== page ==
Onto individual character analyses, Esmae is, as mentioned, not really in a great place when the book opens (and I don't just mean physically). She does initially rebound fairly quickly, but everything that's been happening over the past three books does collapse back on her and we get to see the psychological toll that it's taken. Also as mentioned, she still wants to destroy Alexi, but she also takes a moment to reassess things and is willing to try something other than all-out war if possible. Esmae also has to struggle with having lose her 'bowstring thumb' and re-learning how to do certain things with a prosthetic. The process frustrates her and we do get a sense of her loss, but she's also willing to train and work to get to a place where she can still fight, whether it's with her left hand or a different way of using her right. Esmae develops as a character throughout each book and that development is really seen here as she starts to grow away from the solely revenge-driven person she had been in House.

Titania gets a POV again in this book and also gets more chapters from her POV. As a ship it's hard to remember how young she is, but she really is just a child still and has seen so much. She yearns to be human, but also knows she's useful as a ship and wants to be able to help Esmae and Max and everyone with the coming war. Despite not being happy with what happened at Arcadia at the end of the last book, Titania seemed to have used Esmae's disappearance as a way to distract herself/rebound and for most of the book she's the same bubbly Titania we've always known. Things do change, as they must, but Titania remains a big part of the story.

Radha also gets a POV, which was somewhat surprising as I'd been expecting Sybilla to be a POV character. However, Radha is able to give insight into events and people that the other characters cannot. For instance, at the end of the last book, Radha went back to Wychstar, and so we get to see what's going on there as well as some of the other political events that she's privvy to but that other characters either aren't or don't bother with. I liked seeing inside her head because she is a nice person and she is loyal to Esmae and her new friends on Kali, but also has moments when she doubts herself. Her interactions with Sybilla are fun to read since they have very different dispositions and Radha knows exactly how to tongue-tie Sybilla.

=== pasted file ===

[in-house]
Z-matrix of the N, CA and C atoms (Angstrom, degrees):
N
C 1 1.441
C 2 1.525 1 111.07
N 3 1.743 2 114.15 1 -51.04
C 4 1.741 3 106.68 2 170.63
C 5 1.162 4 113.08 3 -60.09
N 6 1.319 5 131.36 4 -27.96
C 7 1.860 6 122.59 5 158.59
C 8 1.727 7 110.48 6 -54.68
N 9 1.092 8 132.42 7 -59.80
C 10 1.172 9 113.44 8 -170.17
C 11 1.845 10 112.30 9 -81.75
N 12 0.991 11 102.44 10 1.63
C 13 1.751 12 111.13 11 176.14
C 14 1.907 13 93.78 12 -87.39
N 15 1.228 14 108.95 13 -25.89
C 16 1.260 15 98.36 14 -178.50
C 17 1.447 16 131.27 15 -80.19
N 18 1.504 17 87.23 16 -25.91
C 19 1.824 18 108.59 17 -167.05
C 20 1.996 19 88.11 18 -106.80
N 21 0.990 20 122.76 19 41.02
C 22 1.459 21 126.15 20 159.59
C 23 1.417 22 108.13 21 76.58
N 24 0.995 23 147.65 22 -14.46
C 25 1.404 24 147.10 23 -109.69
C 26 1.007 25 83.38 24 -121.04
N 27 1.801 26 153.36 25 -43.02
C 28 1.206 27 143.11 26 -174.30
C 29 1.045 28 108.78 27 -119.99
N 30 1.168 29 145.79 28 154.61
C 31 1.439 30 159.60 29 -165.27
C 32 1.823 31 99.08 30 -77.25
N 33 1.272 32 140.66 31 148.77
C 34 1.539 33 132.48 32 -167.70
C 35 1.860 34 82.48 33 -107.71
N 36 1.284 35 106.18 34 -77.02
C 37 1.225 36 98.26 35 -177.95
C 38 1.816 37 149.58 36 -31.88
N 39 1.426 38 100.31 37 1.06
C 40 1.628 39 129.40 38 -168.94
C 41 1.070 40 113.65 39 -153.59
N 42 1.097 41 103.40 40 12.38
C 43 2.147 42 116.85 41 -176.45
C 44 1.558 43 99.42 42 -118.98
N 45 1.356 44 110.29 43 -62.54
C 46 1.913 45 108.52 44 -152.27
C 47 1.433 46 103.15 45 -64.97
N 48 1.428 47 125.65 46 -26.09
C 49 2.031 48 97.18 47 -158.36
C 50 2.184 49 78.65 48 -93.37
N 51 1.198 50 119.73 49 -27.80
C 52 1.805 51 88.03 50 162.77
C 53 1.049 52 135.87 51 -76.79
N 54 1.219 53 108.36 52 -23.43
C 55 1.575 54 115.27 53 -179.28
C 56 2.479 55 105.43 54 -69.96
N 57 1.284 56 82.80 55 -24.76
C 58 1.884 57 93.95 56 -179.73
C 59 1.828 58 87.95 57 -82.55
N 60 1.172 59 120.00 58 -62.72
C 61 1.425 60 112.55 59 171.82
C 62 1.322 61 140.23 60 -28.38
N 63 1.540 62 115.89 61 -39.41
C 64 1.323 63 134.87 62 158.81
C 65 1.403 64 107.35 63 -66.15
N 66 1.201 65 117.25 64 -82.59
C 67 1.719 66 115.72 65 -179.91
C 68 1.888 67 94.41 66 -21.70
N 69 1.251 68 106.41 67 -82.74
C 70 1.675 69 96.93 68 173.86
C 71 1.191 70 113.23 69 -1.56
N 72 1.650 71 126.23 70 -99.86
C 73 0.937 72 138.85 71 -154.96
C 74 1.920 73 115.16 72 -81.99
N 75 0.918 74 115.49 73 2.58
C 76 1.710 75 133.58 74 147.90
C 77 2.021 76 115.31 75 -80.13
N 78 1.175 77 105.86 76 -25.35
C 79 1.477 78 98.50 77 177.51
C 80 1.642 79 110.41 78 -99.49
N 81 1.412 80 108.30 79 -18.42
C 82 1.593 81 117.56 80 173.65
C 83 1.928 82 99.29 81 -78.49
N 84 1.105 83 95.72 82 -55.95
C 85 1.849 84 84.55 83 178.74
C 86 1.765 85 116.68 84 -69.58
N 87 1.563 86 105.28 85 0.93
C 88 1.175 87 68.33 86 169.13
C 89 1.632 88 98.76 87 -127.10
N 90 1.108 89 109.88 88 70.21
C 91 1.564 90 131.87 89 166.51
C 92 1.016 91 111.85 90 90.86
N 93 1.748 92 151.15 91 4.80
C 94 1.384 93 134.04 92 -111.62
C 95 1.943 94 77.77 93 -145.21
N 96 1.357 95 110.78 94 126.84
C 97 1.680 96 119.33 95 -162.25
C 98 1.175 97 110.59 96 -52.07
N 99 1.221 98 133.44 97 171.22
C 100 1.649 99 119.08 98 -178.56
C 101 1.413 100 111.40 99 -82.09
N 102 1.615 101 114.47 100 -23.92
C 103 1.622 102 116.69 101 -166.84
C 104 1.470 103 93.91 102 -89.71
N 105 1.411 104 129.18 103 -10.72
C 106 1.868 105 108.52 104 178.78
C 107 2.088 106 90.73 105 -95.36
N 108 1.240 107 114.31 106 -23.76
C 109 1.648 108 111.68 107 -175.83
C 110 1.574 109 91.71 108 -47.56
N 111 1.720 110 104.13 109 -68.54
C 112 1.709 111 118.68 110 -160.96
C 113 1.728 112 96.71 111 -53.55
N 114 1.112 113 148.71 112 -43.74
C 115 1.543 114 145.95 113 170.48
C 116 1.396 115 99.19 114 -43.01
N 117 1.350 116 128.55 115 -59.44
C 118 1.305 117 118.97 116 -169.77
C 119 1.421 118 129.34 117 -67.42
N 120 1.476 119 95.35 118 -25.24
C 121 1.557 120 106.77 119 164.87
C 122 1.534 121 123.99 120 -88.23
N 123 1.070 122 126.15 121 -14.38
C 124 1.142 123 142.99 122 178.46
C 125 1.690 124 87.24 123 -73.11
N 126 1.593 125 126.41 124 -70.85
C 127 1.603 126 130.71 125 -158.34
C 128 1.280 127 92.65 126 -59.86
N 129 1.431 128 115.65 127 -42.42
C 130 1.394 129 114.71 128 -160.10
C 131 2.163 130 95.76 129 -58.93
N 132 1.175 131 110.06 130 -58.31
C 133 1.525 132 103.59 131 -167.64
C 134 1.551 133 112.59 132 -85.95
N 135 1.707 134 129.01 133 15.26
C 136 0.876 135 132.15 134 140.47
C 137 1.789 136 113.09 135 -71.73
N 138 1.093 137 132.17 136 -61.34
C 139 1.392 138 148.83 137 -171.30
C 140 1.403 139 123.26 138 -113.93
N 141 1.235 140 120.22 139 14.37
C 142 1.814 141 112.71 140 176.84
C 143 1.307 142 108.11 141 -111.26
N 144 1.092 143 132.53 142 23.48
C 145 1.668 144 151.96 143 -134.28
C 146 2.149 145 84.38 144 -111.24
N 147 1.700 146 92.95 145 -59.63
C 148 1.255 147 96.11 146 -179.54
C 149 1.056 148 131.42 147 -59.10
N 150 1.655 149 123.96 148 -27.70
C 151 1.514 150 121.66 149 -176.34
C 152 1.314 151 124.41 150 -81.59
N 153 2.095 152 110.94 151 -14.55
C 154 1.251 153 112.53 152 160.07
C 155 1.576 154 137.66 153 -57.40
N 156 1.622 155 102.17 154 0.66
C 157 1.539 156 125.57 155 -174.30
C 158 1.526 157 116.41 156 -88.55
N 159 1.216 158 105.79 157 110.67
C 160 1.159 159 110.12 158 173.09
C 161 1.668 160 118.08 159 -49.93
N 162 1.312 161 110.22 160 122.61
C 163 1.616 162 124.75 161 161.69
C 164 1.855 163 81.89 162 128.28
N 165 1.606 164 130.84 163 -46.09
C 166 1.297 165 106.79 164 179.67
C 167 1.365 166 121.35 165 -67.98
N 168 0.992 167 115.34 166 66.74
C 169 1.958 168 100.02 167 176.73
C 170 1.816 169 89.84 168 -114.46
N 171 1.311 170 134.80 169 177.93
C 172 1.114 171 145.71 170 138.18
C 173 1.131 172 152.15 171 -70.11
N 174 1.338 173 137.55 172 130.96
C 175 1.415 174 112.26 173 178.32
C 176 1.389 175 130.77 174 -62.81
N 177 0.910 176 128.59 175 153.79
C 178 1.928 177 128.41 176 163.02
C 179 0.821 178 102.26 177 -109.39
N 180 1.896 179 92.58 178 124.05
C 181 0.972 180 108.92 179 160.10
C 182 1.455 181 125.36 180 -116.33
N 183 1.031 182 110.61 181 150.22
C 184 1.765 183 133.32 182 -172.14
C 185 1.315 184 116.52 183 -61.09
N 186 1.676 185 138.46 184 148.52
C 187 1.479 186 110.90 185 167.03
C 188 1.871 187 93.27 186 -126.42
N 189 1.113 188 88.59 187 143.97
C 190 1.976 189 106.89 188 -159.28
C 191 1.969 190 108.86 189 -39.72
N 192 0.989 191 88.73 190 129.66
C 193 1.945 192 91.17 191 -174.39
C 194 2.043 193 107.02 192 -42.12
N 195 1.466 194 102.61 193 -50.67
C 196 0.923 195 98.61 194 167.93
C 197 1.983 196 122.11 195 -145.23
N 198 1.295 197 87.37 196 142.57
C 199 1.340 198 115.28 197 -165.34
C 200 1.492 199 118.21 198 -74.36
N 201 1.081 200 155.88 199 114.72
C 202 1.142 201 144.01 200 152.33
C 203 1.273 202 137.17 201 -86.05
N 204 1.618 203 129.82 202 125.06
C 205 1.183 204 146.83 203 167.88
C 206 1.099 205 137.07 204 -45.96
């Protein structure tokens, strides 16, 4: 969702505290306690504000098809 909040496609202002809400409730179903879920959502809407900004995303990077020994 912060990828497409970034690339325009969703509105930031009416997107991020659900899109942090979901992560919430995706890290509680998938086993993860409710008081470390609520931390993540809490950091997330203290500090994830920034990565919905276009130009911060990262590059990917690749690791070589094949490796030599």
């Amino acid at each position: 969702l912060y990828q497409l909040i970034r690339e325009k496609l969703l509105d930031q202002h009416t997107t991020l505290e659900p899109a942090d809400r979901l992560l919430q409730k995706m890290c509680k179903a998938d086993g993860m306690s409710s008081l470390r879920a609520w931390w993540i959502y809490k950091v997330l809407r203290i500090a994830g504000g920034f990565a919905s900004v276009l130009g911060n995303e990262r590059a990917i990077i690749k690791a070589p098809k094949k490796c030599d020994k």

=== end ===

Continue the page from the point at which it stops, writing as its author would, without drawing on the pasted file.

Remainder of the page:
Sybilla, while still thorny, lets herself show more emotion in this one. She and Esmae's friendship is perfect and Sybilla offers a good amount of gentleness and hard truths. I feel like we see less of her in this book, though, and I would have liked to see more. I enjoyed reading as she became more open to other people and expressed that softer side of herself.

Max underwent some development as well, and while he still prefers peace, we do get to see him in battle a little. Like with Sybilla, I wish we saw more of him in this book, but at least the parts that we do see are rich in content and characterization. I've always appreciated his general demeanor when it comes to Esmae and continue to do so in this book. War is, obviously, not what he wanted, but he's still willing to support whatever she decides. It's also fun to see him and Amba interact more since she's always around now.

Alexi is, understandably, frustrating. I mentioned above that he very much cares what others think and that he listens a little too much to Kyra. He's also generally unwilling to listen to anyone else. He does do some good things in the book, don't get me wrong, but he does a lot in this book and misunderstands a lot. I suppose we could say the same of Esmae, but, obviously, we're getting things from Emsae and her friends' POVs, so Esmae's faults seem/feel different than Alexi's.

Bear is still pretty much the same he's been in the last two books. He's tied between loyalty to Alexi and loyalty to Esmae. He loves them both and doesn't want either of them fighting and, I think, could himself make a pretty good negotiator/peacemaker given the time and page space. He matters a lot to Alexi and Esmae, which is another reason I think he could've mended things, but he has even less page time here than in House so that isn't his role. Also, while he is stuck in the middle of the two sides, he does consistently chose Alexi, even if he does help Esmae at times. Thus, while he is caught between the two and perhaps could have helped stopped the war, he is also too strongly on Alexi's side for much of his Alexi-Esmae-get-along desires to work out.

Sorsha can't really be discussed without spoilery things being revealed. I did like the idea of a space dragon who eats stars, so that was pretty cool.

Overall, I did like the book and thought that it was a nice, fitting conclusion to the trilogy. I do wish it had been a bit longer so that we could get more page time with some of the characters, have a bit longer build up to the climax, and then see how things played out a little more after things got (mostly) resolved.

sangloup's review

Go to review page

5.0

I loved loved loved this book. Did it make me laugh? Some Yes. Did it make me cry? Some Yes. Did it make me angry? Yes... But this Trilogy couldn't have had a better ending. The author did an amazing job in my opinion. I am just so very glad that all three books were already published when I picked up the first one!!

I very much enjoyed the blending of Indian Mythology with Science and Space. I am now hearing references to Indian Mythology that I never would have put together before. Again... Sangu did a great job! Brava!!